His school, Bangur Multipurpose, recalls playwright and director Bratya Basu, did not lay too much stress on uniforms and occasionally allowed students to stroll in in sandals. Bunking classes, understandably, was par for the course—Basu would use the opportunity to go fishing. One day, disgusted by the small fish he caught, Basu threw it back in the lake, much to the chagrin of his friend Boncha. “Boncha’s dad, a bus conductor, hadn’t brought fish to their house for days, while for me fishing was merely a hobby. It was my first brush with society’s class divide,” Basu says.
Voice of dissent: (top) Ruddhasangeet being performed in Kolkata; and Bratya Basu. Photographs: Indranil Bhoumik / Mint
Going by the response to his latest play, Ruddhasangeet (Song of the Stifled), one can safely assume that Basu’s concerns find a resonance with Kolkata’s theatre-going audience. It was first staged in March and 25 shows later, not a single seat has gone unsold. An estimated 25,000 people have watched the play so far, according to Rajarshi De, who enacts the role of music composer Salil Chowdhury in the play. “You need to be swift, for tickets disappear within hours of booking opening,” advised the person behind the ticket counter at the Academy of Fine Arts couple of weeks ago, ahead of the next staging of Ruddhasangeet.
Basu, 40, contends that his career in theatre has seen upheavals similar to those experienced by Debabrata Biswas, widely acknowledged as the greatest and most daring exponent of Rabindrasangeet (Tagore songs) in Bengal, and on whose life Ruddhasangeet is based. The play centres around Biswas’ estrangement from the Left-leaning Indian People’s Theatre Association (IPTA) movement and Communist politics in Bengal, and his falling out with the music board of Viswa-Bharati university, which held the copyright of Tagore’s works and barred any experimention with time signature, style, melody or instrumentation of Tagore’s tunes.
The play begins with the banning of the Communist party in 1948, followed by the introduction of a cross section from Bengal’s erstwhile socio-cultural and political life. Characters of film-maker Ritwik Ghatak, singers Hemango Biswas and Suchitra Mitra, poet Subhas Mukhopadhyay, danseuse Manjushree Chaki-Sircar, theatre director Sambhu Mitra and political leaders such as Jyoti Basu and Promode Dasgupta appear at various moments. The play ends with the spotlight on Biswas—brought alive on stage with remarkable conviction by actor Debshankar Halder—a year before his death in 1980, by when he had become a marginalized figure.
Basu points out similar attempts to marginalize him. He had moved out of the Communist party fold after his years at Presidency College in Kolkata (“Here it is all about the CPM, not communism”), and the turn of events at Nandigram and Singur in 2008 prompted Basu to share the stage with Trinamool Congress leader Mamata Banerjee. He says gradually, the state-funded theatre groups he was associated with began moving away from him, with one even organizing a press conference to publicly disown him.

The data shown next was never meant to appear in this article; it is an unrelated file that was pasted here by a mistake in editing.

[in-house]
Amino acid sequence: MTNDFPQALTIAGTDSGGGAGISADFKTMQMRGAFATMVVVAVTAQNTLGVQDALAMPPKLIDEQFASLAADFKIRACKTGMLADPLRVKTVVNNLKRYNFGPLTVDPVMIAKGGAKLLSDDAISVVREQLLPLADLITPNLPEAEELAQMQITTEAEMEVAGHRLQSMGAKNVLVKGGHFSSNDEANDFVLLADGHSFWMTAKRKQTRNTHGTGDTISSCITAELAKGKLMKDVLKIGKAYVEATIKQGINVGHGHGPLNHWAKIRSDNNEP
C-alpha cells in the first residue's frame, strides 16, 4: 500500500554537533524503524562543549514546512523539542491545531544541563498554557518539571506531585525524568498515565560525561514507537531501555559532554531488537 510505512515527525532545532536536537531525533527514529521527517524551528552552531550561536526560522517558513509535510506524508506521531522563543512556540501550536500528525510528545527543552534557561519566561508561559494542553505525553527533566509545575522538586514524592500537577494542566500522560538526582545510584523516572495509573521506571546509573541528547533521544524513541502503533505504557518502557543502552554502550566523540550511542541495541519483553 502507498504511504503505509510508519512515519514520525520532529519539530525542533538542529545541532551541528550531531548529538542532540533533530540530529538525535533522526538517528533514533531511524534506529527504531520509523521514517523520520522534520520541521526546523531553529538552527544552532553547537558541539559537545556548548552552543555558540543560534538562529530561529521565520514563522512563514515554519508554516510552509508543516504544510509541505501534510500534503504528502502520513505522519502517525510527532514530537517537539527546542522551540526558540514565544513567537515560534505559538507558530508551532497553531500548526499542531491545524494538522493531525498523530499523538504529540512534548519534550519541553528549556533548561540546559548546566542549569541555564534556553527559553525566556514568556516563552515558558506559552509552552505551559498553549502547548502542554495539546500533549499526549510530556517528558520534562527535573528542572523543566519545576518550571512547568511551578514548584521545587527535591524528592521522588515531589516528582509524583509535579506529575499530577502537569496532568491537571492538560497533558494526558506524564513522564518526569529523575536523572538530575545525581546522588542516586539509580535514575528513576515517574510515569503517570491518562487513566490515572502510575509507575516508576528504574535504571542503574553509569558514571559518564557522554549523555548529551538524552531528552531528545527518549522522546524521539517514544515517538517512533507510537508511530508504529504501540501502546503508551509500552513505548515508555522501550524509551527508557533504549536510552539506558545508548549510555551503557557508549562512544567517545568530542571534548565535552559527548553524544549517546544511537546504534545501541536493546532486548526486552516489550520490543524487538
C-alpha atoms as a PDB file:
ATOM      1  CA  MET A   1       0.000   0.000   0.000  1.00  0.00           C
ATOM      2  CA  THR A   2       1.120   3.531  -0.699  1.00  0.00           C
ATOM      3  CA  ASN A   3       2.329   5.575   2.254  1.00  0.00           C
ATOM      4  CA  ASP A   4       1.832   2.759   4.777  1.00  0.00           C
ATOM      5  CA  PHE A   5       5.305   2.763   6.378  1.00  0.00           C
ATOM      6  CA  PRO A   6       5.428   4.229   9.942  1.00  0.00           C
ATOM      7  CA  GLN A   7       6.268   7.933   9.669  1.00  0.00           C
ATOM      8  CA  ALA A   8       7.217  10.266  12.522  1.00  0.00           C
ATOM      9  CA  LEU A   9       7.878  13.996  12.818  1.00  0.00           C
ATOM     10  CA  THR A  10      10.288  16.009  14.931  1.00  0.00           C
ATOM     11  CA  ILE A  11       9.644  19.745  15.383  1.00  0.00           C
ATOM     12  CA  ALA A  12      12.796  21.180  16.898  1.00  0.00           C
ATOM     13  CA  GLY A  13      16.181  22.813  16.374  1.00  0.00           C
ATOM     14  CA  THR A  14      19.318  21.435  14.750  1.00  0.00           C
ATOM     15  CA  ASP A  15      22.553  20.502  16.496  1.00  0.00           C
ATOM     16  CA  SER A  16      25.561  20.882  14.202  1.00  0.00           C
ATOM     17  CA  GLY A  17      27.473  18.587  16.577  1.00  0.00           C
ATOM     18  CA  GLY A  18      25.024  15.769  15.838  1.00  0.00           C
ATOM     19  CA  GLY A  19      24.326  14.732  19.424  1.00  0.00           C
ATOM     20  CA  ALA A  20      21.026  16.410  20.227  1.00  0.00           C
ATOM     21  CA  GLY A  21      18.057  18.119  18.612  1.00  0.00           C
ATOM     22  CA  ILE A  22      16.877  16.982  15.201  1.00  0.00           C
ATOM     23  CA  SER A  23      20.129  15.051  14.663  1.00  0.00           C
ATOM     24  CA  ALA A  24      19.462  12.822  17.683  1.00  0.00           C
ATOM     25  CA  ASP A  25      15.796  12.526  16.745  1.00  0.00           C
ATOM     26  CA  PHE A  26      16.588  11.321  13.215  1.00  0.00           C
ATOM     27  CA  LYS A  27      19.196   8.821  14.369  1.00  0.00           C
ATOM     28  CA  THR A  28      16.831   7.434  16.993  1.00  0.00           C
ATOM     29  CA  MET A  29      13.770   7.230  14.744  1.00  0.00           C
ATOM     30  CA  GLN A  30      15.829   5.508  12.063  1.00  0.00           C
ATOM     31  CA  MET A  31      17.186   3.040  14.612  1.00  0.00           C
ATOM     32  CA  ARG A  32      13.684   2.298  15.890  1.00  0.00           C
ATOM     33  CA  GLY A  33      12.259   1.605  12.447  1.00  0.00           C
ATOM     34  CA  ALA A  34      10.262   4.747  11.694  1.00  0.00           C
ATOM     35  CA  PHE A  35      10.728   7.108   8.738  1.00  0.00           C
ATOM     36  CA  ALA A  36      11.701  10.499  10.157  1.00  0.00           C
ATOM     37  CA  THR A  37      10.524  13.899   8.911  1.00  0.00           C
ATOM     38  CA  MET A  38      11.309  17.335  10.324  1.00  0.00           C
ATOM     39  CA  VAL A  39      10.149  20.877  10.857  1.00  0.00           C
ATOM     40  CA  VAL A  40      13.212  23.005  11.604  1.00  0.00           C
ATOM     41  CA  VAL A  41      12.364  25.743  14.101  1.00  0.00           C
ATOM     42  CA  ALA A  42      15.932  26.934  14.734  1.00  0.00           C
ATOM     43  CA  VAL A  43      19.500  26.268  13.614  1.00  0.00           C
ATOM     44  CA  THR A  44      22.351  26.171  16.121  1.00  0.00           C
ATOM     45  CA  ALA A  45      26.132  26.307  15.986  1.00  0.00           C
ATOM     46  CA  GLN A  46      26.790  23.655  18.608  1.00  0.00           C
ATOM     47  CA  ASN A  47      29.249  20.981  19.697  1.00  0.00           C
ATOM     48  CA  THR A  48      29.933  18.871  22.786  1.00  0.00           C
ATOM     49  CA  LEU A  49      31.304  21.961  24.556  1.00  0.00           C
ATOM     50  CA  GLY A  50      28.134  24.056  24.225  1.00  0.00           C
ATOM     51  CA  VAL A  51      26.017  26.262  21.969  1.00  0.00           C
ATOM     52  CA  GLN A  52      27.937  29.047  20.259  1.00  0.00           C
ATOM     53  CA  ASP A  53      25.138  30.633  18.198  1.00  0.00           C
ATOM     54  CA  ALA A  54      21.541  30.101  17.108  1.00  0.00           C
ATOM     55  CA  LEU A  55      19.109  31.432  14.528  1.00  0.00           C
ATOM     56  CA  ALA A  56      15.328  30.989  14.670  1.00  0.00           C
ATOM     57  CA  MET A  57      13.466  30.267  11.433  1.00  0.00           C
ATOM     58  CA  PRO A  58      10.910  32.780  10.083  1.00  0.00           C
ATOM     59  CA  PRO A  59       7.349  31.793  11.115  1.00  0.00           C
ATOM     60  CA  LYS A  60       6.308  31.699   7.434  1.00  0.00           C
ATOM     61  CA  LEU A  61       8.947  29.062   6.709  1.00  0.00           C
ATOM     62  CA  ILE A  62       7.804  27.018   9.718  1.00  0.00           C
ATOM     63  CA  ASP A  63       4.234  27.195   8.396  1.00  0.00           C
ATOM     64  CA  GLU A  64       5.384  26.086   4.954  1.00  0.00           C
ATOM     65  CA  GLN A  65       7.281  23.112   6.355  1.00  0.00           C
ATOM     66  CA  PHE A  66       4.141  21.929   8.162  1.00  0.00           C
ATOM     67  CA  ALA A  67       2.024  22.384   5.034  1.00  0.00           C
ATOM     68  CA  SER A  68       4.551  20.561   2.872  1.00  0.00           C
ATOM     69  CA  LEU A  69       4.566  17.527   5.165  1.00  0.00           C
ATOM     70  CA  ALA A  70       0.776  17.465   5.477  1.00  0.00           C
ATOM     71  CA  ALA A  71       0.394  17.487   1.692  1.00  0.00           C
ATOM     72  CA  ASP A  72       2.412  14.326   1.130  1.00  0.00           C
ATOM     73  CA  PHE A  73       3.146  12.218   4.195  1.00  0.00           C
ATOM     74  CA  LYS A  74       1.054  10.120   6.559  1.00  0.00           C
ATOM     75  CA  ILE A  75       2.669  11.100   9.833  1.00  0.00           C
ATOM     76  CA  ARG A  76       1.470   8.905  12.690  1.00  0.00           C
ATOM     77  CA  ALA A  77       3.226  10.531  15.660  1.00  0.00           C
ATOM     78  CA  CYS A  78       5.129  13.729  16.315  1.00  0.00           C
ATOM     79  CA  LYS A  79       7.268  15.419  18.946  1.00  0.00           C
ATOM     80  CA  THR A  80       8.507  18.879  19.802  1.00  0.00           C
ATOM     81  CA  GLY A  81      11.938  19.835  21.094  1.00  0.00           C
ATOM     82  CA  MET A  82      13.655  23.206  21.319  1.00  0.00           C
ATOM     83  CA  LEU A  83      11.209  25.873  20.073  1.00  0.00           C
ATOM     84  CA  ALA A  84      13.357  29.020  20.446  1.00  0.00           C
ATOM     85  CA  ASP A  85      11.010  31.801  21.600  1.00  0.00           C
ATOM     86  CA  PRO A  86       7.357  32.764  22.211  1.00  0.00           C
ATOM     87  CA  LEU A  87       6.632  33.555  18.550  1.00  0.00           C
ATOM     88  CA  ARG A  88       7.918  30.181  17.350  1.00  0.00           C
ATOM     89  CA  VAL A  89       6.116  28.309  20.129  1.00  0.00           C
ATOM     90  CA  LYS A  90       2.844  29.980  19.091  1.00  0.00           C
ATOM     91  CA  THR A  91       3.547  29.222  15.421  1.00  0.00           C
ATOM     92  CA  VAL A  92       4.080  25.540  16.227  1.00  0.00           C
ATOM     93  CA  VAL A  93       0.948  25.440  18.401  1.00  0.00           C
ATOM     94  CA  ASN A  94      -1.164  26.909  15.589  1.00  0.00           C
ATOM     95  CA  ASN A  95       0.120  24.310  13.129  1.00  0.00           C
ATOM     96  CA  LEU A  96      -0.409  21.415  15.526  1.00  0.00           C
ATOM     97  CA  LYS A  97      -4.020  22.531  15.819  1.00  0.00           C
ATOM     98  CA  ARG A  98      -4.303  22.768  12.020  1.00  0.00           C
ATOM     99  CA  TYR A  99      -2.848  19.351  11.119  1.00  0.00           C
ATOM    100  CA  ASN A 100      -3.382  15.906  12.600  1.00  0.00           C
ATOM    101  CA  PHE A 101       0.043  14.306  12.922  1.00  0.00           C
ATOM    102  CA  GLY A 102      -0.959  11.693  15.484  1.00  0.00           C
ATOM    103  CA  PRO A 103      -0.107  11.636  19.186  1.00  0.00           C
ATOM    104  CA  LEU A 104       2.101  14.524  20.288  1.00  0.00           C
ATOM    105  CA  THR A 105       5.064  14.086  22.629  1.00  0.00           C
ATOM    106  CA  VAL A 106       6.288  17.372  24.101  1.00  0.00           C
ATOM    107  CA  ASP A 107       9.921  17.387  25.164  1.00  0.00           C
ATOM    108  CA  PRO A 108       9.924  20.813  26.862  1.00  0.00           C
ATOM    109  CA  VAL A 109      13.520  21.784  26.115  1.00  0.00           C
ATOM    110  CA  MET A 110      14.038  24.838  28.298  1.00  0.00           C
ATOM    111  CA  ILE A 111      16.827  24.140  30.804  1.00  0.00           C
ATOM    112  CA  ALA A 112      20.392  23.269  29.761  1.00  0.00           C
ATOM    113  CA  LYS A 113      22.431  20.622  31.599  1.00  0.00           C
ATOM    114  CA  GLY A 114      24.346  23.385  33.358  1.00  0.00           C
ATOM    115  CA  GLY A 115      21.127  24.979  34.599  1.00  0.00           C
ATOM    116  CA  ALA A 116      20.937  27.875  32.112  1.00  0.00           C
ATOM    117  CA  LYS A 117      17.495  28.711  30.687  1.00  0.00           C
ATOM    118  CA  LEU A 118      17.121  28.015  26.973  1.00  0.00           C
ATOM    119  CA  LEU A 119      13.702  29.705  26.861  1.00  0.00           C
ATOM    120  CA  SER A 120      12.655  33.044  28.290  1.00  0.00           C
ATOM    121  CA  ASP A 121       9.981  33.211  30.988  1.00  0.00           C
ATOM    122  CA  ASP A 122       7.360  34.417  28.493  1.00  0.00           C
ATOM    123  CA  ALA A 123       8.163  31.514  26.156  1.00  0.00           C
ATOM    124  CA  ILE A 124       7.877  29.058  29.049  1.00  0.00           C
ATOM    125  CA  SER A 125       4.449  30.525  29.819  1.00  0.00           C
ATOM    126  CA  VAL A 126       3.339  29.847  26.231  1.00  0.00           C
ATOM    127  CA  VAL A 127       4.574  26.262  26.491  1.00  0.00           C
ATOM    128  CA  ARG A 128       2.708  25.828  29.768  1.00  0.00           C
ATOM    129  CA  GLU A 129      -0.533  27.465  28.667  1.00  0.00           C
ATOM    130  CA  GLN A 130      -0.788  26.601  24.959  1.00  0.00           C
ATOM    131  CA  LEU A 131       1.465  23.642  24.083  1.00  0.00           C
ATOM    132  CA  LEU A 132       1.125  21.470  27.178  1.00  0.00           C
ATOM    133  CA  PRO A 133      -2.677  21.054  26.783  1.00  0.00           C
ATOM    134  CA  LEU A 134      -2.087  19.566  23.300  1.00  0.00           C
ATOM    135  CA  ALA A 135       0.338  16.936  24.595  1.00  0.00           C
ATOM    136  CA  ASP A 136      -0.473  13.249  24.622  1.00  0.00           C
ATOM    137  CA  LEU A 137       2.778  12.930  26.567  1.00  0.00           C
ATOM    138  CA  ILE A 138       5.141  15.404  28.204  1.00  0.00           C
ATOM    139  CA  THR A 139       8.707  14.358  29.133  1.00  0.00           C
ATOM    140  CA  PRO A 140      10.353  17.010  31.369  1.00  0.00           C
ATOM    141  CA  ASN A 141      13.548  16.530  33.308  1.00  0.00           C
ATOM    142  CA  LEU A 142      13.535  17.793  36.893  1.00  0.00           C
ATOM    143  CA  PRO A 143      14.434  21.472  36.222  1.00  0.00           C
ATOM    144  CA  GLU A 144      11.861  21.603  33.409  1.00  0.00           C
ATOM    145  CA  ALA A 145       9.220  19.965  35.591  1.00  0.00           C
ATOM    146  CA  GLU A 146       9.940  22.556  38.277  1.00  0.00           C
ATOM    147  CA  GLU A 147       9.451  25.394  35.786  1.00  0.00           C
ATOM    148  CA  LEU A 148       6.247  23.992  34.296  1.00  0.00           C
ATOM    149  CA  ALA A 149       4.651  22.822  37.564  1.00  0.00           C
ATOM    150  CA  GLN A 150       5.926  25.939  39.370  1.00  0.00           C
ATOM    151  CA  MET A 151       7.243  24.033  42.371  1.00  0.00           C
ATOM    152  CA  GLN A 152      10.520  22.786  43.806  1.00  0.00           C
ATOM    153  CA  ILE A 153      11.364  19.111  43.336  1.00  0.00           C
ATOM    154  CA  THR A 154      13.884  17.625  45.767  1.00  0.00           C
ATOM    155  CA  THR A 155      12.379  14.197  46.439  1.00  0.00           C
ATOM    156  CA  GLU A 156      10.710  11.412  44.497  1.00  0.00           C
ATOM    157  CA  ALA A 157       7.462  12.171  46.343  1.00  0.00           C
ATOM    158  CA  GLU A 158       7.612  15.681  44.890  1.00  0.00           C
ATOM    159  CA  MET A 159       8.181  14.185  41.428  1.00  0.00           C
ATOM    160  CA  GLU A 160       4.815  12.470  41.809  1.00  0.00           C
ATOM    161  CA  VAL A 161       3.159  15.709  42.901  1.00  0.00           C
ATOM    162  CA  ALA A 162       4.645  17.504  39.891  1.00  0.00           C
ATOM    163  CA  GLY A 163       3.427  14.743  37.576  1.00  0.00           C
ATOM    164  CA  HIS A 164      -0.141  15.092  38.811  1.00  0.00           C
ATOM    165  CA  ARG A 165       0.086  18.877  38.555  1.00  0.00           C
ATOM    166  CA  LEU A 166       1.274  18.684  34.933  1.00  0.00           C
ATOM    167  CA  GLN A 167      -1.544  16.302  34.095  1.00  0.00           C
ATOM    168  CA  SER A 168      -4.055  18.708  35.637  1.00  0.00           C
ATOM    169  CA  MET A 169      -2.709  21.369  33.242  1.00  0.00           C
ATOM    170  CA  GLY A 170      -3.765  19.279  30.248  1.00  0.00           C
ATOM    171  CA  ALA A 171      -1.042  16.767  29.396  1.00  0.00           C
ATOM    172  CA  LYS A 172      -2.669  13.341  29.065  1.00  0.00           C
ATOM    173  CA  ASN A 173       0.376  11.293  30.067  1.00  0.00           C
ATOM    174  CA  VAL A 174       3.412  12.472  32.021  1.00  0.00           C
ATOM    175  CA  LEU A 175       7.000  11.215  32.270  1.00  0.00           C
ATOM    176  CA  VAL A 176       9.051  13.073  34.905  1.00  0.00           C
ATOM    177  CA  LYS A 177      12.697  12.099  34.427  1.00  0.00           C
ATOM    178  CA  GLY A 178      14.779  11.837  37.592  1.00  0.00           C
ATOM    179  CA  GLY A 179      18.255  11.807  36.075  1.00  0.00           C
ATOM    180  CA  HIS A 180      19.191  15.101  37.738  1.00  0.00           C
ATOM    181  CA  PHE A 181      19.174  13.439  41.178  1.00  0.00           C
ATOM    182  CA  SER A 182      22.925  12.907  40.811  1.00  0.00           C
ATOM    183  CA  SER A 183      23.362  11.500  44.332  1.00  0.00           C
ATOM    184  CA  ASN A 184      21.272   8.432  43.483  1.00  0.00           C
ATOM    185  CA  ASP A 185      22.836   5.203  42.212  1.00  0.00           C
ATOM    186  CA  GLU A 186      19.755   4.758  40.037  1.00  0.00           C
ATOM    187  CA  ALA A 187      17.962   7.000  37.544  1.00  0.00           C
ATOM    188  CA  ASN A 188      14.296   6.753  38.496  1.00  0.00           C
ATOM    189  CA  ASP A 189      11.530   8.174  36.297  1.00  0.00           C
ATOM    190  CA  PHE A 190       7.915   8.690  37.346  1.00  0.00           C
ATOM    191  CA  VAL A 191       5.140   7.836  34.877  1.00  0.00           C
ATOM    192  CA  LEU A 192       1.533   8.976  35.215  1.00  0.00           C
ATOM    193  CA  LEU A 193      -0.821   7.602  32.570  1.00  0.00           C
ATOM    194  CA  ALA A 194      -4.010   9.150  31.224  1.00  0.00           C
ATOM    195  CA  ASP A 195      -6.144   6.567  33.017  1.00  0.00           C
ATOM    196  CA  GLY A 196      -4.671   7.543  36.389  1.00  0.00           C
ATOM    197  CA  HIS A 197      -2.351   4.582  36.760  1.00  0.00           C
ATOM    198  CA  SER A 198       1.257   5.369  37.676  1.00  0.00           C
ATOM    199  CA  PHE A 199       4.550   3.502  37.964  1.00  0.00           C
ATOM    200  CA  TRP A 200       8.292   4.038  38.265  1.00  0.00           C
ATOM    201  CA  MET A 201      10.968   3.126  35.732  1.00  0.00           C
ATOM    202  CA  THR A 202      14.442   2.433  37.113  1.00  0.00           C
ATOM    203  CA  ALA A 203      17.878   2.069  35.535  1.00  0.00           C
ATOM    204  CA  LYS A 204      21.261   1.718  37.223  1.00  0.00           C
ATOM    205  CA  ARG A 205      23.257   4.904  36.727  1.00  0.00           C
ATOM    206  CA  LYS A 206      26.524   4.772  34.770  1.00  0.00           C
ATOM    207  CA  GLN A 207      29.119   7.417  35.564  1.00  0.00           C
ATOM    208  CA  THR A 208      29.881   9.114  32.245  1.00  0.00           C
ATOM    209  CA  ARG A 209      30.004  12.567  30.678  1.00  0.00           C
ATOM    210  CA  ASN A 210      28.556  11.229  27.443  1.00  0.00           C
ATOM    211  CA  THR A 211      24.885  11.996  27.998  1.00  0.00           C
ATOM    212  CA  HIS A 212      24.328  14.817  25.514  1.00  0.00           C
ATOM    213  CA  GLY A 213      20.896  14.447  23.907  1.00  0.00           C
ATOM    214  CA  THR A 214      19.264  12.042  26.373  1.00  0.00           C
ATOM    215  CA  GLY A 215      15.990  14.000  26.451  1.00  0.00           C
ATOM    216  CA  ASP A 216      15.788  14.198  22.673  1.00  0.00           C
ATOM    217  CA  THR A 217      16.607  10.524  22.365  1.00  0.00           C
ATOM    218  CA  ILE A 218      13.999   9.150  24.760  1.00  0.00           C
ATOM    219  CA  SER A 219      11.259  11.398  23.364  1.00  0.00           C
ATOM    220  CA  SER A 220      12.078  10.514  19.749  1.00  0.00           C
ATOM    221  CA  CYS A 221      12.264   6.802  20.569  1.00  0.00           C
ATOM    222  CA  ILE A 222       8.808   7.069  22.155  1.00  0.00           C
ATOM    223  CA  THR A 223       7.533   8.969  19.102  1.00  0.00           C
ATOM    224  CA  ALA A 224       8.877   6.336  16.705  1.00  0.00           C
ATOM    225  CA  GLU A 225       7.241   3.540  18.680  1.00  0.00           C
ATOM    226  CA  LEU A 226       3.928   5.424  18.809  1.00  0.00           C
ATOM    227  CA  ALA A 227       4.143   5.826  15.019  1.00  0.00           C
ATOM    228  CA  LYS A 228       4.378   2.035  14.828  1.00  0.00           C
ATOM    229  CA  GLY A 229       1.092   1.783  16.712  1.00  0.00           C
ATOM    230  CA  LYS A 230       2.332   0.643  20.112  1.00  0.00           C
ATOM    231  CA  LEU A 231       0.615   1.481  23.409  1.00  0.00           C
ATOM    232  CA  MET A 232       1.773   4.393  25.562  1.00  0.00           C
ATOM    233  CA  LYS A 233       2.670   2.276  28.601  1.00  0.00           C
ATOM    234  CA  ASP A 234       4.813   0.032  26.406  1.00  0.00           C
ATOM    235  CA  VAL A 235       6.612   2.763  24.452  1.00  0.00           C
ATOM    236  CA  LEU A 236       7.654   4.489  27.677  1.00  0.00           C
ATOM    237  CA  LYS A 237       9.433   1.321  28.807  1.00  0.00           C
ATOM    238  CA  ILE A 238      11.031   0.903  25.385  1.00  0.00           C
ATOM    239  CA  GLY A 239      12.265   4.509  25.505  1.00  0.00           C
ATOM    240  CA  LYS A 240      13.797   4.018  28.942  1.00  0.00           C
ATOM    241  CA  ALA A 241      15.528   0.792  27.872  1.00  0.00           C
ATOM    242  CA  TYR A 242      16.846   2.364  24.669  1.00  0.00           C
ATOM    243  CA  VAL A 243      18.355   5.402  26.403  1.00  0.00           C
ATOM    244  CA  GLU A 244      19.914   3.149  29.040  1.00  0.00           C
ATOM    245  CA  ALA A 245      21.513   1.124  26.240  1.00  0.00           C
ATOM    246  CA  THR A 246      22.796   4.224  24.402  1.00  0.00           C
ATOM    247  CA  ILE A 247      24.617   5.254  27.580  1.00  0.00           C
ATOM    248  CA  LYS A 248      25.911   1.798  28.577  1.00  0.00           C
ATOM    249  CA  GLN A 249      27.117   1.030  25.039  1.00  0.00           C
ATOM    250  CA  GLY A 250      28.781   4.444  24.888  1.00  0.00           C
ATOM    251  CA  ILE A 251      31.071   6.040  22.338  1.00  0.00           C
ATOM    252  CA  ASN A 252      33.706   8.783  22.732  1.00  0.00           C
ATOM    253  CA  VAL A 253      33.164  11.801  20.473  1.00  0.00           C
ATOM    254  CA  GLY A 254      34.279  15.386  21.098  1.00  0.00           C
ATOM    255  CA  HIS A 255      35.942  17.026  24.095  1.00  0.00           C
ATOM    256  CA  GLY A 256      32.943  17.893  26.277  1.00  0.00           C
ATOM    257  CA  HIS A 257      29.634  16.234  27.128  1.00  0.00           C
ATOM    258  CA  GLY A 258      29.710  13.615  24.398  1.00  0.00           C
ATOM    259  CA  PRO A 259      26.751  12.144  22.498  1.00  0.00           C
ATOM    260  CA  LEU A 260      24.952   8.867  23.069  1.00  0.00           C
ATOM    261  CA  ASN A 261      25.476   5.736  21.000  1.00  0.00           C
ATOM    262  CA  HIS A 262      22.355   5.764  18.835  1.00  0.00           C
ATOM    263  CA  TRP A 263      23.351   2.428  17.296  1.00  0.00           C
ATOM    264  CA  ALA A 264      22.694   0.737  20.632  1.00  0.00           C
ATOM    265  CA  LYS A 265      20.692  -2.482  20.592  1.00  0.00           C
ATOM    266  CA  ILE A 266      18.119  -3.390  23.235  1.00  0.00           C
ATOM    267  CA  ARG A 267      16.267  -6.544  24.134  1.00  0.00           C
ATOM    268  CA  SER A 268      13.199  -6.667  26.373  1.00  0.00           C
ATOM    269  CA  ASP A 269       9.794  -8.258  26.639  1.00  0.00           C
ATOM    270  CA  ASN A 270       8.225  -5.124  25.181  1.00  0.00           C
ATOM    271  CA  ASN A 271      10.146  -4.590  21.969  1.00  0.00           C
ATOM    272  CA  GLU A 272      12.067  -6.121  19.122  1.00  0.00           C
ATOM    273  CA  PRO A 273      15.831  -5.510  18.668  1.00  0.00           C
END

For months Basu was left with no work, even as he became a prominent face of the anti-CPM intellectuals’ collective in West Bengal which includes author-activist Mahasweta Devi, and film-makers Aparna Sen and Rituparno Ghosh. With Ruddhasangeet—which is based on Biswas’ autobiography, Bratyajoner Ruddhasangeet (Stifled Song of the Outcast)—the theatre group formed and led by Basu (named, incidentally, Bratyajon) has been quick off the block with its maiden production.
Still, Basu’s penchant for formulaic polemical content in many of the 20-odd plays he has penned, where he has taken a dig at the establishment and the established in Bengal, has not escaped critical scrutiny. The staging of Ruddhasangeet just ahead of the last Lok Sabha elections was also criticized by some as Basu’s effort to serve his own political agenda through theatre. “If the play was for the elections, we wouldn’t have got capacity audiences even now,” he vigorously counters, adding, “Power corrupts, and I think if the Trinamool comes to power in West Bengal, they shouldn’t be allowed to stay for too long. For me, I’ll always need an opposition, be it the audience or the establishment.”
Ruddhasangeet will be staged today at the Academy of Fine Arts in Kolkata. It will be shown in the Bharat Rang Mahotsav, organized by the National School of Drama, in Bhopal and Delhi on 18 and 20 January, respectively.
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